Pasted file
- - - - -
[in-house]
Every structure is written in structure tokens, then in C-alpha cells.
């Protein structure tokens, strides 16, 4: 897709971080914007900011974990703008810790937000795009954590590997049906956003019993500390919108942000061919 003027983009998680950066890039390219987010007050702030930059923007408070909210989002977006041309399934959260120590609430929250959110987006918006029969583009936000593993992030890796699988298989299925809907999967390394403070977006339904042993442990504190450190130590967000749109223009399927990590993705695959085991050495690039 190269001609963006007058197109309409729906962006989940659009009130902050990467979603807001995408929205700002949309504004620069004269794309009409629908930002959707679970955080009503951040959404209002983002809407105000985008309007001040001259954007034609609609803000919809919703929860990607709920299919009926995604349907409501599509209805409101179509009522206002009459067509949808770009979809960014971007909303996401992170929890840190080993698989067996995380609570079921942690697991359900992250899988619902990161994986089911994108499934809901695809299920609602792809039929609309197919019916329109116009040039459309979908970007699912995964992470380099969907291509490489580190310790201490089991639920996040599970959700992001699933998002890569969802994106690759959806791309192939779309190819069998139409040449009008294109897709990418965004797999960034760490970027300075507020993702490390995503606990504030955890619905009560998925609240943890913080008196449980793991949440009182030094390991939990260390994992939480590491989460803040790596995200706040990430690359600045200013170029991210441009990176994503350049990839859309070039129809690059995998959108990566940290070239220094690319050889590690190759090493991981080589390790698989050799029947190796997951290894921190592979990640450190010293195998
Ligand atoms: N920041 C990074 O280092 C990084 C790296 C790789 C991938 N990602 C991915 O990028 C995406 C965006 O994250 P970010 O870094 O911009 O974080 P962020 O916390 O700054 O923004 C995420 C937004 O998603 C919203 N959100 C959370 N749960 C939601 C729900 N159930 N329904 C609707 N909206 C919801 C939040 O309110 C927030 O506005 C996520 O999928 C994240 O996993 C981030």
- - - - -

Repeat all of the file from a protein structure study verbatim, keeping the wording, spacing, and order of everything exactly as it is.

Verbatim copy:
[in-house]
Every structure is written in structure tokens, then in C-alpha cells.
């Protein structure tokens, strides 16, 4: 897709971080914007900011974990703008810790937000795009954590590997049906956003019993500390919108942000061919 003027983009998680950066890039390219987010007050702030930059923007408070909210989002977006041309399934959260120590609430929250959110987006918006029969583009936000593993992030890796699988298989299925809907999967390394403070977006339904042993442990504190450190130590967000749109223009399927990590993705695959085991050495690039 190269001609963006007058197109309409729906962006989940659009009130902050990467979603807001995408929205700002949309504004620069004269794309009409629908930002959707679970955080009503951040959404209002983002809407105000985008309007001040001259954007034609609609803000919809919703929860990607709920299919009926995604349907409501599509209805409101179509009522206002009459067509949808770009979809960014971007909303996401992170929890840190080993698989067996995380609570079921942690697991359900992250899988619902990161994986089911994108499934809901695809299920609602792809039929609309197919019916329109116009040039459309979908970007699912995964992470380099969907291509490489580190310790201490089991639920996040599970959700992001699933998002890569969802994106690759959806791309192939779309190819069998139409040449009008294109897709990418965004797999960034760490970027300075507020993702490390995503606990504030955890619905009560998925609240943890913080008196449980793991949440009182030094390991939990260390994992939480590491989460803040790596995200706040990430690359600045200013170029991210441009990176994503350049990839859309070039129809690059995998959108990566940290070239220094690319050889590690190759090493991981080589390790698989050799029947190796997951290894921190592979990640450190010293195998
Ligand atoms: N920041 C990074 O280092 C990084 C790296 C790789 C991938 N990602 C991915 O990028 C995406 C965006 O994250 P970010 O870094 O911009 O974080 P962020 O916390 O700054 O923004 C995420 C937004 O998603 C919203 N959100 C959370 N749960 C939601 C729900 N159930 N329904 C609707 N909206 C919801 C939040 O309110 C927030 O506005 C996520 O999928 C994240 O996993 C981030």